The joint major offers an especially coherent experience in interdisciplinary learning by bringing together Africana Studies and English in two interrelated ways. Students get a rich and rigorous exposure to African and African Diaspora literature written in English through literature produced in the United States, Africa, Canada, Great Britain, and the Caribbean. Additionally, students examine some of the significant relationships between African and African Diaspora works and a range of English-language literary traditions.
The major is designed to expose students to important questions and traditions in literary interpretation and to offer them political, social, and cultural contexts for the literature they will be reading. Like most liberal arts majors, it helps students learn to think analytically and to make and assess arguments, skills that are important in many jobs and courses of graduate study. The major is also useful for prospective teachers who would be interested in developing and teaching curricula that include African Diaspora literature within other English-language traditions. Students who complete the joint major will have fulfilled most of the School of Education’s undergraduate requirements for secondary education certification in English.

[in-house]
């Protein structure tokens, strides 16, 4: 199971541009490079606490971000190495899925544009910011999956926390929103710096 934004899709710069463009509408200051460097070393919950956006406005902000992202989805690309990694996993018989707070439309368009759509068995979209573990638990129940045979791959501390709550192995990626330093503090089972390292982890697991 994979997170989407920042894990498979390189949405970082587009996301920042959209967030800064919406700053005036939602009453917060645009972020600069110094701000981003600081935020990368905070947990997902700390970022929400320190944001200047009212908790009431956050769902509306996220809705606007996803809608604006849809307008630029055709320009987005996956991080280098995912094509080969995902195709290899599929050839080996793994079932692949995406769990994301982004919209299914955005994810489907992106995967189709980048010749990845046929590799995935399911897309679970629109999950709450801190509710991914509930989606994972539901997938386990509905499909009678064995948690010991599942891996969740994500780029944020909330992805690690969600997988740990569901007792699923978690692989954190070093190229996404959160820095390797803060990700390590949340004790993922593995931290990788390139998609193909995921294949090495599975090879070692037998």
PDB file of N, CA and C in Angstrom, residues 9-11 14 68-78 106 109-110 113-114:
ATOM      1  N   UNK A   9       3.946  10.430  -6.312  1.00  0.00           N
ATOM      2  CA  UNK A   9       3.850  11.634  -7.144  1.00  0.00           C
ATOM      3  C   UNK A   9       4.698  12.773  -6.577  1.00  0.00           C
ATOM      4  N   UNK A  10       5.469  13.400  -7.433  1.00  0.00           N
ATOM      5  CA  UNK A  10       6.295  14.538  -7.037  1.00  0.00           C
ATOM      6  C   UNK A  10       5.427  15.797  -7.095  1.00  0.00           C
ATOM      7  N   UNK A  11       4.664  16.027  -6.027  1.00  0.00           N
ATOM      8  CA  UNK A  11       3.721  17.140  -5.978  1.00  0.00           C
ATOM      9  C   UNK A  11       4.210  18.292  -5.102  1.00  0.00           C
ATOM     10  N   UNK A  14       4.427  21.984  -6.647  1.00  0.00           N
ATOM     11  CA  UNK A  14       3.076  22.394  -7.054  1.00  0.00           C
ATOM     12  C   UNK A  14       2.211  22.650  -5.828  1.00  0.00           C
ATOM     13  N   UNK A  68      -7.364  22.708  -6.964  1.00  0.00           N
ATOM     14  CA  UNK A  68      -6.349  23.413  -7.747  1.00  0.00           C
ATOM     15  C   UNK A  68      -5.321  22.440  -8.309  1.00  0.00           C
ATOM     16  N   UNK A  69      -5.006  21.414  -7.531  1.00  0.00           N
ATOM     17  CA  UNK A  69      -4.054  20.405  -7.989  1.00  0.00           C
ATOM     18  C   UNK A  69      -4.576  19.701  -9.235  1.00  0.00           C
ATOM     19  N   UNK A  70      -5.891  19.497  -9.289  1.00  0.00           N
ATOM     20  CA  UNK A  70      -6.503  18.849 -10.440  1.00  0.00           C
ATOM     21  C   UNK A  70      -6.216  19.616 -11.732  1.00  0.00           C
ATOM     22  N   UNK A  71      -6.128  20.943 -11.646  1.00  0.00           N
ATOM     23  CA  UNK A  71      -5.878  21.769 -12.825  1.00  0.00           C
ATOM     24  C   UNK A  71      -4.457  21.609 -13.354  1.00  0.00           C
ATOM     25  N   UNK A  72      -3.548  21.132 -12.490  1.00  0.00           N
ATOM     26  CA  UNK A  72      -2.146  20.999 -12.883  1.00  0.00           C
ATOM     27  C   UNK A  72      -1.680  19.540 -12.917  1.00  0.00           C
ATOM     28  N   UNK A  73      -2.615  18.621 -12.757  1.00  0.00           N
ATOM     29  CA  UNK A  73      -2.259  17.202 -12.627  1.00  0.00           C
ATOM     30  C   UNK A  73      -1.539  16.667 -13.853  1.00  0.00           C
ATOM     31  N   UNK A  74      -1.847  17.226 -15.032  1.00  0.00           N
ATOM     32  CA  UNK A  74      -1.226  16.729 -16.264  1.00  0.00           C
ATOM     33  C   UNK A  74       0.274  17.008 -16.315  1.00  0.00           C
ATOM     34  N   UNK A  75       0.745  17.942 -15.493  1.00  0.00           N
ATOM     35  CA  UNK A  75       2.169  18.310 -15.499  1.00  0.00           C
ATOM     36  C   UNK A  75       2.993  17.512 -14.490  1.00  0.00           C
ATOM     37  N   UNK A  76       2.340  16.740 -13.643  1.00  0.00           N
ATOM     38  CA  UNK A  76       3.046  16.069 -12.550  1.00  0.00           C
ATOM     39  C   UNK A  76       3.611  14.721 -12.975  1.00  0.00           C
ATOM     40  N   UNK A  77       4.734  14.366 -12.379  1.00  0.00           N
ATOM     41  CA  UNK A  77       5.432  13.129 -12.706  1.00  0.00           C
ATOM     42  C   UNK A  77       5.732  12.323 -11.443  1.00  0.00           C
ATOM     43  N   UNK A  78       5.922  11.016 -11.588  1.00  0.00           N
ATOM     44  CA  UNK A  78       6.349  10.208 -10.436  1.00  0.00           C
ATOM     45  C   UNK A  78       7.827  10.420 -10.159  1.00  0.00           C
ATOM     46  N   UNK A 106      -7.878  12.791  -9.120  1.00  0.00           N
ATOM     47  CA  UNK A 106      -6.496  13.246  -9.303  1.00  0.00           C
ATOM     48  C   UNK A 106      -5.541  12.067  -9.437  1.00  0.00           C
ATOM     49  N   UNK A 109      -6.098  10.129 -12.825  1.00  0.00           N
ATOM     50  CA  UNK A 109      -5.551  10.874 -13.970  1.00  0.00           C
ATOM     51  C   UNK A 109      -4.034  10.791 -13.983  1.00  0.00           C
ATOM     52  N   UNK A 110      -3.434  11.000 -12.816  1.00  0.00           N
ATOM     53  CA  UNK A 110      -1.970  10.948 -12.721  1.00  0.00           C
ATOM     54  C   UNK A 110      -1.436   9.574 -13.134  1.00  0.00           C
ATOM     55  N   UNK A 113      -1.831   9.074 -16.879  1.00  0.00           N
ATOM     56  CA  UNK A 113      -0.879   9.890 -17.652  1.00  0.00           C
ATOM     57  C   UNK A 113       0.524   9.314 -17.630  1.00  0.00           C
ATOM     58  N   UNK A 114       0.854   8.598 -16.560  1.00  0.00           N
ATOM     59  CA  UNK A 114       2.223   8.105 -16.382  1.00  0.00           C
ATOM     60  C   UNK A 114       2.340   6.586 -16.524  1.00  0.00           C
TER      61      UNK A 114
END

The Africana Studies-English joint major requires 45 credits distributed as follows: four core courses, four literature courses from the Department of Africana Studies, three literature courses from the Department of English, and four electives, one of which must be a history course in the Department of Africana Studies. No more than two upper-division courses can count toward the major before a student has completed the introductory courses, and three of the required courses in each department excluding the core courses must be taken before a student enrolls in a senior seminar.